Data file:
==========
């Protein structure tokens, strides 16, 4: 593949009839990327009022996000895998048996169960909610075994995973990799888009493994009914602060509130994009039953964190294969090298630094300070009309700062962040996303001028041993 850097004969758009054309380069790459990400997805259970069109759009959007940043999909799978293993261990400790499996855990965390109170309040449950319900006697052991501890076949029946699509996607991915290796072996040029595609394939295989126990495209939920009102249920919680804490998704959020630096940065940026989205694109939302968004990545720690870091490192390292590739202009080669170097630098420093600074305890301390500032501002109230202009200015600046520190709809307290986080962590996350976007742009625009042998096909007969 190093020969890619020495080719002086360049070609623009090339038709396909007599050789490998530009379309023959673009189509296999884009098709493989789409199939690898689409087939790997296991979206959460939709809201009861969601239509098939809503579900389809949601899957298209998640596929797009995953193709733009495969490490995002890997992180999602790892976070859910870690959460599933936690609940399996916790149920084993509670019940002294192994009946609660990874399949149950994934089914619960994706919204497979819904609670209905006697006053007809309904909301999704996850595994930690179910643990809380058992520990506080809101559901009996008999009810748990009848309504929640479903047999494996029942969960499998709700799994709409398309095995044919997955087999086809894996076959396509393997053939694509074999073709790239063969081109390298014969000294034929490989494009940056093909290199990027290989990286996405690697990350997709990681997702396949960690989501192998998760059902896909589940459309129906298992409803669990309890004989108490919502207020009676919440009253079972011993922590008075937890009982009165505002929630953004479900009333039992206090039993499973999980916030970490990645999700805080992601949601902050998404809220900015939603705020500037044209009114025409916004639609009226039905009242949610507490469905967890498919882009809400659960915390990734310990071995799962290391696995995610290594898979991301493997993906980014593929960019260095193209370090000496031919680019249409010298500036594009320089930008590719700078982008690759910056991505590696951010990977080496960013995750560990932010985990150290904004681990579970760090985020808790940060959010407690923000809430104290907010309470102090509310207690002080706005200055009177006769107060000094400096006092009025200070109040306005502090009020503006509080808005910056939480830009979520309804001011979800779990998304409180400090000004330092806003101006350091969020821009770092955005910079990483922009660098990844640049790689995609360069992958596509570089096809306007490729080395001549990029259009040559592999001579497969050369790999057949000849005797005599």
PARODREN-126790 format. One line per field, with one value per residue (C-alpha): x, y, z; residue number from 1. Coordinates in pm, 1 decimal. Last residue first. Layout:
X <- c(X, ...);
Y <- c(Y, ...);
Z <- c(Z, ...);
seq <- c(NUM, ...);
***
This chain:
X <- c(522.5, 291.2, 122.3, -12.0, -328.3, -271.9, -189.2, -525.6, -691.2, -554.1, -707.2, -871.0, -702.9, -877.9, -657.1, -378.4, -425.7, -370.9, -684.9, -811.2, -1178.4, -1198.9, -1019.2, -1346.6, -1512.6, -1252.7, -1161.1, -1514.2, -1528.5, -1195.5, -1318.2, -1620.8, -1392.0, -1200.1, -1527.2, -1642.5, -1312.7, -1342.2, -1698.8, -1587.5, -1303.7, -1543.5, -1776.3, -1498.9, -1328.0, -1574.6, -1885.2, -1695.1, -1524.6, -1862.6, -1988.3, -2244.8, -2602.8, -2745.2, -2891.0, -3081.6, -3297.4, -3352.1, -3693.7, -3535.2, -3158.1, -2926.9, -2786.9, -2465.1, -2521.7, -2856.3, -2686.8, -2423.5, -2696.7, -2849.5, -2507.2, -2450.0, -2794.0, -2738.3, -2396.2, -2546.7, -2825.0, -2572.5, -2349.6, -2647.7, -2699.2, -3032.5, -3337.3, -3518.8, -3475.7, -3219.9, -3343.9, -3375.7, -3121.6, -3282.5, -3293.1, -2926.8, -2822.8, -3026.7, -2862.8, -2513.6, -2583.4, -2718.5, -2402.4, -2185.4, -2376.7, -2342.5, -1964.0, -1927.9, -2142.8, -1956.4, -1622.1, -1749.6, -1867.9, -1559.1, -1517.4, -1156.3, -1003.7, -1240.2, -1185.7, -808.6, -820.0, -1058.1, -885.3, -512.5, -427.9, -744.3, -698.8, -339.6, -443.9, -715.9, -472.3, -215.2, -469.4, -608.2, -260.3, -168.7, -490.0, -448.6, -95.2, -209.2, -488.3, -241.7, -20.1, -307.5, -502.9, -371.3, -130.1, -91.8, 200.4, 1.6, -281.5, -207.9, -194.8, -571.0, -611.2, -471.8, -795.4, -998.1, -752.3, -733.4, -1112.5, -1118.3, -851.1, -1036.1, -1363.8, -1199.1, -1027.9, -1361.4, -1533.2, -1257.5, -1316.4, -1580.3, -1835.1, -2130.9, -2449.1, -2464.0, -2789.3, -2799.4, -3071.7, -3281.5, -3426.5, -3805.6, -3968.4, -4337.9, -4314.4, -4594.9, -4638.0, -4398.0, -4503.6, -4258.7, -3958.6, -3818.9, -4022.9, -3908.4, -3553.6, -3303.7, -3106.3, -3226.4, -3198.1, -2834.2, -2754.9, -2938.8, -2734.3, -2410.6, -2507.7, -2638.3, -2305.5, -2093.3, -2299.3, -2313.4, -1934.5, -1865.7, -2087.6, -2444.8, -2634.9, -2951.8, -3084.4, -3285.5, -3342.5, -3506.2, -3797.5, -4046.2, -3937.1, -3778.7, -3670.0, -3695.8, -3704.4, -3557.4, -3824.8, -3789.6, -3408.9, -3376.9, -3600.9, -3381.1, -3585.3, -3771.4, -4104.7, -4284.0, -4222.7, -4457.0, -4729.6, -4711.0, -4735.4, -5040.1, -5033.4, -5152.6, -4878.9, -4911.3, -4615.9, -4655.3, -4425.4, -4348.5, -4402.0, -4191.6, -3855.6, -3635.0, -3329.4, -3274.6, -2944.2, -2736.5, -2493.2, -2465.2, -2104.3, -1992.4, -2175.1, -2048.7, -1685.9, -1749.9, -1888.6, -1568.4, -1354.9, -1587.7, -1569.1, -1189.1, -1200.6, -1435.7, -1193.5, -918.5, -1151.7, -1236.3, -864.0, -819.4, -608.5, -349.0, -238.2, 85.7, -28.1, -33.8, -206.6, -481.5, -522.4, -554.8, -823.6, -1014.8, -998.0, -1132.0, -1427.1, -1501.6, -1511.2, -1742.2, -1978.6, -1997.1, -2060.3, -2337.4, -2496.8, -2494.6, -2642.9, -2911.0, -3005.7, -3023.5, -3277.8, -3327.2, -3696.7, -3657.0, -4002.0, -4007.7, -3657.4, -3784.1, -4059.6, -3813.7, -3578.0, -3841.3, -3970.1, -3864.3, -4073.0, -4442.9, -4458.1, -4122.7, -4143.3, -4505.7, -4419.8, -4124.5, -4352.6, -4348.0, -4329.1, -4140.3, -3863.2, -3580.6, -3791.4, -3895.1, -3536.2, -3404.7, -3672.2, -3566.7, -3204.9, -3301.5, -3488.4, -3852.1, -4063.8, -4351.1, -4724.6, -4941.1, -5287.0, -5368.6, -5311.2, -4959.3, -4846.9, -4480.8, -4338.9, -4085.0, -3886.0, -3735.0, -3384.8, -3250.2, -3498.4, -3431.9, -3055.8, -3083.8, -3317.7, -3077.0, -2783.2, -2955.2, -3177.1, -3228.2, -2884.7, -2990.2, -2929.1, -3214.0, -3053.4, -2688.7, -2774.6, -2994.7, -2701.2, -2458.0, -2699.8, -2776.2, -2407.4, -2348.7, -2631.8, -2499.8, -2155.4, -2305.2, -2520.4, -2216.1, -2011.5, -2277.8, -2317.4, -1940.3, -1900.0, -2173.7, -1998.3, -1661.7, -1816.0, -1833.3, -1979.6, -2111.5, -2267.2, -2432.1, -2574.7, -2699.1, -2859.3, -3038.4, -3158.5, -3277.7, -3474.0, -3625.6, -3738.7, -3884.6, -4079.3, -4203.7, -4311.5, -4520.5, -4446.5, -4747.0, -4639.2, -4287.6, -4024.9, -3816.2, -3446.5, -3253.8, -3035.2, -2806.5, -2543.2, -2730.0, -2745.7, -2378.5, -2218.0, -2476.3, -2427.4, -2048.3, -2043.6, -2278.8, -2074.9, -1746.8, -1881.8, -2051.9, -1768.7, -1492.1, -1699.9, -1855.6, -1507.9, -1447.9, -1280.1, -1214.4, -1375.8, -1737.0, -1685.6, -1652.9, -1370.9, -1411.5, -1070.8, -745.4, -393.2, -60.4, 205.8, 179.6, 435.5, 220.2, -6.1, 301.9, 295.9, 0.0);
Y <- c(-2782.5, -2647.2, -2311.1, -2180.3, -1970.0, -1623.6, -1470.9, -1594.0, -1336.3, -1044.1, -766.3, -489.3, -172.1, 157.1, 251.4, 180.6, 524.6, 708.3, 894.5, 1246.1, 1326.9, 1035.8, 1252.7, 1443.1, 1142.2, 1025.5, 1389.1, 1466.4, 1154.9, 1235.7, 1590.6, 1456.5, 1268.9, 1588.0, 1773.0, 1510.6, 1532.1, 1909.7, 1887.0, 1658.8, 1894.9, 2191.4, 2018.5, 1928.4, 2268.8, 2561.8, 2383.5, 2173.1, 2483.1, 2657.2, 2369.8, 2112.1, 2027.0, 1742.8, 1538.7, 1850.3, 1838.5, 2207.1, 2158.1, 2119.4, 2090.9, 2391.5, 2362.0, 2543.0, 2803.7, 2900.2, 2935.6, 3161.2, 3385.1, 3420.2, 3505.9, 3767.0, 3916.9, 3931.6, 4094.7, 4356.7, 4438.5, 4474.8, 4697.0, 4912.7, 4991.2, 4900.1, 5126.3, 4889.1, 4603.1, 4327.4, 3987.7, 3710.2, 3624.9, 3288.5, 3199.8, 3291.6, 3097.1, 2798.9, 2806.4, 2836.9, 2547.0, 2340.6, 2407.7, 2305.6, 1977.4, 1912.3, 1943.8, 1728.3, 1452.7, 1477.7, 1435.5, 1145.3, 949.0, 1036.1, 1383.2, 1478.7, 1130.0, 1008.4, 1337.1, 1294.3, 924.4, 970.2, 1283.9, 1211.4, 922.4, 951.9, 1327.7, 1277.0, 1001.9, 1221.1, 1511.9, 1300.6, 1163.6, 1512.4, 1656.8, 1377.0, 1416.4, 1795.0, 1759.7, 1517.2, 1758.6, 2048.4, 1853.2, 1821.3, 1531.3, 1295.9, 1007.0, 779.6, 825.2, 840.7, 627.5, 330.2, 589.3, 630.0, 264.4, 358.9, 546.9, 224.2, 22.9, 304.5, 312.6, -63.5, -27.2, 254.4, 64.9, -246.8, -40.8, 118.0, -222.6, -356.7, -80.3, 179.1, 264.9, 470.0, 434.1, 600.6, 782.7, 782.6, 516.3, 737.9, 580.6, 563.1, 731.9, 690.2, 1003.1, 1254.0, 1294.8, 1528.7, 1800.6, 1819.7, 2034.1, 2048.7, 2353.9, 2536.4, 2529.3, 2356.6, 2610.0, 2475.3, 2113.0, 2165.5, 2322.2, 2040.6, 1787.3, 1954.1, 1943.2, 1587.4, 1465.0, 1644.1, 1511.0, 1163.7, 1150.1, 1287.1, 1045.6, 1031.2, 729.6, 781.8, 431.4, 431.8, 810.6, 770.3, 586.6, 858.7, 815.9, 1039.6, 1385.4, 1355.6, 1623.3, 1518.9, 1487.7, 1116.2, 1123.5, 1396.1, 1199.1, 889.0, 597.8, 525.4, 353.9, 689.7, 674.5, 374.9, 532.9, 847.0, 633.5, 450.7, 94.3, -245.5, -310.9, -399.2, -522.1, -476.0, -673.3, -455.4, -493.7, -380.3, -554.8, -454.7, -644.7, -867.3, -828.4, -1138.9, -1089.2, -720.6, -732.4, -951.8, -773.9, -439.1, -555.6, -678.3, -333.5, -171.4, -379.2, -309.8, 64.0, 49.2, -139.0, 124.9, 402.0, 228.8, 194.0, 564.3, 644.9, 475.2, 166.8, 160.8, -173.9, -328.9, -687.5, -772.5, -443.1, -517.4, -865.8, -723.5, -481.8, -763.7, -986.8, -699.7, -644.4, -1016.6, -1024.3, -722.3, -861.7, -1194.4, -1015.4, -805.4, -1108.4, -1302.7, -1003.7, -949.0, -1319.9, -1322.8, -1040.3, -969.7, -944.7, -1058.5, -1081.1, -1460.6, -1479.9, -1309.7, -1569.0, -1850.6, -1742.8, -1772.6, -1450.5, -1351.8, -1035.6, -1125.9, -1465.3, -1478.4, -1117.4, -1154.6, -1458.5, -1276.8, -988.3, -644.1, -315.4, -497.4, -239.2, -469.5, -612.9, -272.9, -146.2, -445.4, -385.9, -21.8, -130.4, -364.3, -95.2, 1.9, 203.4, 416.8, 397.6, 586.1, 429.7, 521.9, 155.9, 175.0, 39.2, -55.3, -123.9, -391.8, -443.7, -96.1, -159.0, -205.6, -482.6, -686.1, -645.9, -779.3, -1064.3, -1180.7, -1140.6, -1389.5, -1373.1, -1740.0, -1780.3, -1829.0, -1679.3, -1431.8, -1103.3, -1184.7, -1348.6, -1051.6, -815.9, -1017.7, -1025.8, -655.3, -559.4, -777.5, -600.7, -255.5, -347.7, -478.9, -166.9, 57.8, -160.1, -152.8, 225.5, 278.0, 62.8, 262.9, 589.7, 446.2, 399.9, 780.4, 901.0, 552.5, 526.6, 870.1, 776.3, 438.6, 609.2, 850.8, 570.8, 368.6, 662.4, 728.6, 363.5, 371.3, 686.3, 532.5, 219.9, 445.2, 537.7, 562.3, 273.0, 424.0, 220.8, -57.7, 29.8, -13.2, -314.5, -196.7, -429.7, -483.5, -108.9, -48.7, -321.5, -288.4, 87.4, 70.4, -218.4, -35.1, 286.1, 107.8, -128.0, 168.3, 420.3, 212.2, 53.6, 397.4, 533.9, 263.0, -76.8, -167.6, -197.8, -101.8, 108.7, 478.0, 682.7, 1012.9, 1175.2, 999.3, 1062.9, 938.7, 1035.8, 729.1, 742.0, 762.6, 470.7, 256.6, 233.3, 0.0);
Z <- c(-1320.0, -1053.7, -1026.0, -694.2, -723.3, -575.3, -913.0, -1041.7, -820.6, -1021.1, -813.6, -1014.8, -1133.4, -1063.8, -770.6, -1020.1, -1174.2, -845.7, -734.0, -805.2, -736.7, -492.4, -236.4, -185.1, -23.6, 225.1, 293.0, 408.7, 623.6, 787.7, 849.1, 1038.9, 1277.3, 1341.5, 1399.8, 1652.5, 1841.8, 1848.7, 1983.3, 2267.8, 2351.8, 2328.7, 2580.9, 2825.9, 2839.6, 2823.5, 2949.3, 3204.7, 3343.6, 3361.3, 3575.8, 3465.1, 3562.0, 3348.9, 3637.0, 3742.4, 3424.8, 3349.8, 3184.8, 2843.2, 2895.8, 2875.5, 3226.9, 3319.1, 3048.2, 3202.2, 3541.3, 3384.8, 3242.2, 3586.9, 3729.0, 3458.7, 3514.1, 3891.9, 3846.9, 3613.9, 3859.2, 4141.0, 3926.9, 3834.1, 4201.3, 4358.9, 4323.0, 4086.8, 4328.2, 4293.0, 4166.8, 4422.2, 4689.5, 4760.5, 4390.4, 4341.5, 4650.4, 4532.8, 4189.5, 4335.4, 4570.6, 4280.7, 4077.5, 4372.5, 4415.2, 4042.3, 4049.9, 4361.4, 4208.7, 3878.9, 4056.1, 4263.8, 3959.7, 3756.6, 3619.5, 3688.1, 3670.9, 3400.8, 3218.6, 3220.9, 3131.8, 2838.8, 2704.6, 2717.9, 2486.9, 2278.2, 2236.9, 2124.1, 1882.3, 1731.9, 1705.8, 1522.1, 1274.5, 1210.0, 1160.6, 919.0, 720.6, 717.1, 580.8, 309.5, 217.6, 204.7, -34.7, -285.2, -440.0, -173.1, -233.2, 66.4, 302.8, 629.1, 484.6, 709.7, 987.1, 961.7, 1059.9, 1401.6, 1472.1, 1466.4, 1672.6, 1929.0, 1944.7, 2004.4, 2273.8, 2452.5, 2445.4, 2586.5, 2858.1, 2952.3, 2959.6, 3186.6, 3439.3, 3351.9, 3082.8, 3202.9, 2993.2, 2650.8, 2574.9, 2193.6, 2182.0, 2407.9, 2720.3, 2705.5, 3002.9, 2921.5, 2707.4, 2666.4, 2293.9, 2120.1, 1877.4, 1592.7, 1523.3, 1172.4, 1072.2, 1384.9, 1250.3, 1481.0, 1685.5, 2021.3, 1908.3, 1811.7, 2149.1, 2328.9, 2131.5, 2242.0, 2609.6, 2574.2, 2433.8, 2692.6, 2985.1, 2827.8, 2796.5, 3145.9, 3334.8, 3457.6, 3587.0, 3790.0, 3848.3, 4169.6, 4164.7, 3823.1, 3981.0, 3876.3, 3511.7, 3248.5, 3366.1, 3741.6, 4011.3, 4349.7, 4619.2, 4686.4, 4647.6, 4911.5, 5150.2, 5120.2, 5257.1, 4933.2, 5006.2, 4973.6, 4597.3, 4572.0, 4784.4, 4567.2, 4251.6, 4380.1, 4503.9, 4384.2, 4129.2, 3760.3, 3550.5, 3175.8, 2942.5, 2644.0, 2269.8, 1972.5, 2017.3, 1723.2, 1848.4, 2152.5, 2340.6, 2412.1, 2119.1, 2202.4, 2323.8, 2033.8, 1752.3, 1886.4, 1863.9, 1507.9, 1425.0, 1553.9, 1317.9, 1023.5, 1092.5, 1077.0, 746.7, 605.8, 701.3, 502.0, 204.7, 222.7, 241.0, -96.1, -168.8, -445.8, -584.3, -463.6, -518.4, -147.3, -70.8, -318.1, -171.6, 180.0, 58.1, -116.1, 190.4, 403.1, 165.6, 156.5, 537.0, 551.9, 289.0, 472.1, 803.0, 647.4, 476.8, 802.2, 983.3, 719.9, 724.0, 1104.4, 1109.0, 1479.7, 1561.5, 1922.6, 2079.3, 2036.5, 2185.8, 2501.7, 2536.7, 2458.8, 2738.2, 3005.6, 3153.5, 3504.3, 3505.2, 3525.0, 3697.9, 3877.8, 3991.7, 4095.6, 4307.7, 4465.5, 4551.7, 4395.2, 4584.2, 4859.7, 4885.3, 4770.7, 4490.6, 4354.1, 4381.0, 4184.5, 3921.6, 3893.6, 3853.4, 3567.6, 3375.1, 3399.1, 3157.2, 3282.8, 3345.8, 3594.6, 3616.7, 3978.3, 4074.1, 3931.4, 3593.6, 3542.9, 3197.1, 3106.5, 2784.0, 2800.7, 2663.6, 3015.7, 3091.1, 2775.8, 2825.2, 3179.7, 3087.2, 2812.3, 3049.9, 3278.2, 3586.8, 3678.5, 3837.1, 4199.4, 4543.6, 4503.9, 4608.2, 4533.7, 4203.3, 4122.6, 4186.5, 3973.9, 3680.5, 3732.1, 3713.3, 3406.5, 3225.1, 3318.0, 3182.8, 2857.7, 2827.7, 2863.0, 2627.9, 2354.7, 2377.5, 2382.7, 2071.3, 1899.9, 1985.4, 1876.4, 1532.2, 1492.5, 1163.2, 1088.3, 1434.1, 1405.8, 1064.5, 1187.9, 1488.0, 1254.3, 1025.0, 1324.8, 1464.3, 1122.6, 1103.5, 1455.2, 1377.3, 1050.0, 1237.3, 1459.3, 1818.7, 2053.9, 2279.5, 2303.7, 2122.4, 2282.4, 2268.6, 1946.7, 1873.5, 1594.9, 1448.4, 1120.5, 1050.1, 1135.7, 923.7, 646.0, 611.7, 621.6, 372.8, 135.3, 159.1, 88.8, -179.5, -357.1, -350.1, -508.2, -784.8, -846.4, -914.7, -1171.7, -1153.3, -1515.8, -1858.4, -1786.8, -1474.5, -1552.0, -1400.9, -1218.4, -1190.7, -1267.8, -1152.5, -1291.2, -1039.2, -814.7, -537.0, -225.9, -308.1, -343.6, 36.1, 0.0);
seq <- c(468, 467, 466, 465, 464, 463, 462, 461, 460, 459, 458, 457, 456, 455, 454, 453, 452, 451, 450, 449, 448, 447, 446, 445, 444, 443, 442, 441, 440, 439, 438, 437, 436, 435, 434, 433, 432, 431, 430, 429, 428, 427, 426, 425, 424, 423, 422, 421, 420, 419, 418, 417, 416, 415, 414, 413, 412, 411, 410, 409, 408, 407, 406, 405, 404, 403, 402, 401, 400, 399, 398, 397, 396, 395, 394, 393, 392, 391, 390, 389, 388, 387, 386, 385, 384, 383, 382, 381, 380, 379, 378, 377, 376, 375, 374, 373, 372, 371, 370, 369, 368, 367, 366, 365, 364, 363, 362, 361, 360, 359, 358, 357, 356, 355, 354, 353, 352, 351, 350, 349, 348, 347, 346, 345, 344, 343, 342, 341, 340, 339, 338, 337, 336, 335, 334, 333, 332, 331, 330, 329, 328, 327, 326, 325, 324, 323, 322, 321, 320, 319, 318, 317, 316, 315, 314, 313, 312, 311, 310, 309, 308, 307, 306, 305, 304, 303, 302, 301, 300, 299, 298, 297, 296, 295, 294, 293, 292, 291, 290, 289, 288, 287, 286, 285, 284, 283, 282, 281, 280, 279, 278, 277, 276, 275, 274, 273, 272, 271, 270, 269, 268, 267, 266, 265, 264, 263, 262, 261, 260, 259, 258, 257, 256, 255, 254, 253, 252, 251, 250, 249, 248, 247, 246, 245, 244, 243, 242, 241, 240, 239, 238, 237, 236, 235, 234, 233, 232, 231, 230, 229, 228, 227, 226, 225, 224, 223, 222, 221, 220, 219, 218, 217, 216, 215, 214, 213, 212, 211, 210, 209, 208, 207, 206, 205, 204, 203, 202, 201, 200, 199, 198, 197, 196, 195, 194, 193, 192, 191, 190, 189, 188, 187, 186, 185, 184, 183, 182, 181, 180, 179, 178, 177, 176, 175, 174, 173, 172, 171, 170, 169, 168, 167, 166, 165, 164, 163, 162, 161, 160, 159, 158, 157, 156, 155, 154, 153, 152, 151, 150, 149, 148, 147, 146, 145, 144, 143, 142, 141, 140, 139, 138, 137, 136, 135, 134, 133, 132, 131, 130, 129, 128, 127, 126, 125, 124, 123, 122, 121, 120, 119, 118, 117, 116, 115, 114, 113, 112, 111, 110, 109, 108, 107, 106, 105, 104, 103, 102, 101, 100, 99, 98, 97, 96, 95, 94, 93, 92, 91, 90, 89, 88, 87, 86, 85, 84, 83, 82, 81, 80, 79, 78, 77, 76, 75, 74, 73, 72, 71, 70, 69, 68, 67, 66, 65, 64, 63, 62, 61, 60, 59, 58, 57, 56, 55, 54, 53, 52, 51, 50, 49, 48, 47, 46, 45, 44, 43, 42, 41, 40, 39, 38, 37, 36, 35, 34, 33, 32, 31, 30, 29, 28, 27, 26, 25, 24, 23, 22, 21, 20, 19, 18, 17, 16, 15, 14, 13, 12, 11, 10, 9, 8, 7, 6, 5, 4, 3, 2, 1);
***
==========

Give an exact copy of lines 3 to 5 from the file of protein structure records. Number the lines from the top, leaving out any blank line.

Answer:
X <- c(X, ...);
Y <- c(Y, ...);
Z <- c(Z, ...);